Women’s bodies are not battle fields!

Because, heavens forbid, if the kind of sexual violence against women that was perpetrated in Manipur recently gets normalized, then we no longer have the right to call ourselves human. By Reena Amos Dyes

That women are always at the receiving end in the midst of any conflict is something that we are acutely aware of. In a male-dominated society, this violation of women to score a point or domination over the other party or as “spoils of war” is as old as time itself. But, that doesn’t make it right. It was not right then, nor is it right now. It’s not acceptable and never should be. Because, heavens forbid, if the kind of sexual violence against women that was perpetrated in Manipur recently gets normalized, then we no longer have the right to call ourselves human.

As a society we seem to have become desensitized (and sadly so) to sexual assaults and rapes because we hear so much about it. Sexual violence against women and girls seems to be all around us, to the extent that we have developed a thick skin and just seem to shrug it off as “none of our business” or “she must have been at the wrong place with the wrong kind of people” or “why did she venture out at that time.” This victim blaming in order to console ourselves and to stop our conscience from pricking us at the lack of action on our part (ostensibly to protect ourselves and our loved ones) seems to be the way we deal with news that is highly disturbing to say the least. We have become immune to sexual violence; we have become hardened to it.

May be that is why it takes something as heinous as the 2012 Nirbhaya gangrape case, or the 2018 Kathua rape case for us to react as a nation. Maybe that is why, after a studied silence for the last two months the aam janata, the media, celebrities and political parties of all hues have finally chosen to speak up after the gut-wrenching, soul-shaking, highly traumatising video of two hapless, crying and pleading Kuki women being paraded naked and being sexually assaulted by a mob of Meitie men before being taken to the nearby fields and being gangraped, has finally made people sit up and take notice of the horrors that have been taking place in Manipur. Finally, there is a national conversation happening on the issue. Finally people are asking for justice for the victims of Manipur violence and asking the Government to put a stop to it and bring the perpetrators to justice.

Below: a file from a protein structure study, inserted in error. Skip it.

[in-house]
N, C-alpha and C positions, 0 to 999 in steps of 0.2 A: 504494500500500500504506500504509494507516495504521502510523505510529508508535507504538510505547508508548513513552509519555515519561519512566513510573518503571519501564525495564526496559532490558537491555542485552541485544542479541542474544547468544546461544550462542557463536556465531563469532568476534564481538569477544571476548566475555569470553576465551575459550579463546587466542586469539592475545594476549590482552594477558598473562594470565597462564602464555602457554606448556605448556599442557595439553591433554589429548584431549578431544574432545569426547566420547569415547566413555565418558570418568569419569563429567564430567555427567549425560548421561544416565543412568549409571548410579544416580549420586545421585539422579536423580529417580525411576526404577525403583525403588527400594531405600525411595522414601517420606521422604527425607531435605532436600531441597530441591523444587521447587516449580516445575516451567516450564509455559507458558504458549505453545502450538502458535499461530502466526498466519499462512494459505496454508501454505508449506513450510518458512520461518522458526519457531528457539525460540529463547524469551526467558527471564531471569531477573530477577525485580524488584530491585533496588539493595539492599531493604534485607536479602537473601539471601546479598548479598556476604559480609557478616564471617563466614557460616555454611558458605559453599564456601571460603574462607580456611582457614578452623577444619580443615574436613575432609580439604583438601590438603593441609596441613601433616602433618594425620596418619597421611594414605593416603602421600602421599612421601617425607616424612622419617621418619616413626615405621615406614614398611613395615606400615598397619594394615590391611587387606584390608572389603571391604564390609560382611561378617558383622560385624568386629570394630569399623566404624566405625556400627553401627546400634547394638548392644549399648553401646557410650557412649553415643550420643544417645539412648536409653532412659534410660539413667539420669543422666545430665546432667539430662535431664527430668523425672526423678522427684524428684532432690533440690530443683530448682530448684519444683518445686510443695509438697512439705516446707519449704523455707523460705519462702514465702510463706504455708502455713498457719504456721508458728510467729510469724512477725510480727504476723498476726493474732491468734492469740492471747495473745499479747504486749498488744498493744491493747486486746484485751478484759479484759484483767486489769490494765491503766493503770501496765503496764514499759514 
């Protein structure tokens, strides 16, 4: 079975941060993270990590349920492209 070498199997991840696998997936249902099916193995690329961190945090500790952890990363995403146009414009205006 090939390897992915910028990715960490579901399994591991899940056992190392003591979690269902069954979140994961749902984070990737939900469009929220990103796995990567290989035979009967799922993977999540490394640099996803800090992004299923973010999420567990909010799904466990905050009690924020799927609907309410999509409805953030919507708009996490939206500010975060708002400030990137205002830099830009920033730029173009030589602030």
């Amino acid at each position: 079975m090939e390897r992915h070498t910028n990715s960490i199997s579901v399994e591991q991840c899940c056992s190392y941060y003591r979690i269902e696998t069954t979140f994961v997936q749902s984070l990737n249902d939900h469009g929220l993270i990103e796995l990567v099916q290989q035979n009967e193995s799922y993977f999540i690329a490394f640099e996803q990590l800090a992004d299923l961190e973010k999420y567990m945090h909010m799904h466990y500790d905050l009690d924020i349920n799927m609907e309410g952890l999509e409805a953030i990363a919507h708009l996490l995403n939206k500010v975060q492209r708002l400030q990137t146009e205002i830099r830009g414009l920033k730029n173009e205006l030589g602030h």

Sadly, it took such a heinous incident for the conscience of the nation to be shaken and for people to open their mouths and demand an end to this madness, this inhumanity, this shaming of India in the eyes of the world.

Why did we, as a nation, not speak up before, I wonder? Were we not aware of what was happening in Manipur till now? Were we as a nation not aware of the violence, burning of houses, places of worship, businesses, burning alive of people, sexual violence against women in Manipur and the displacement of thousands upon thousands of people caught in the middle of a horrific civil war the likes of which has not been seen in this nation for a long time? Or is it that we couldn’t be bothered because all this was happening in a far off place like a northeastern State? Or because we don’t want to get caught up in the highly sensitive minority-majority debate? Because it’s just too uncomfortable and dangerous to stick our precious necks out and speak up for our suffering fellow citizens?

Whatever it was that was holding this nation back till now, the fact remains that Manipur is a black spot on humanity, it has shamed India and Indians.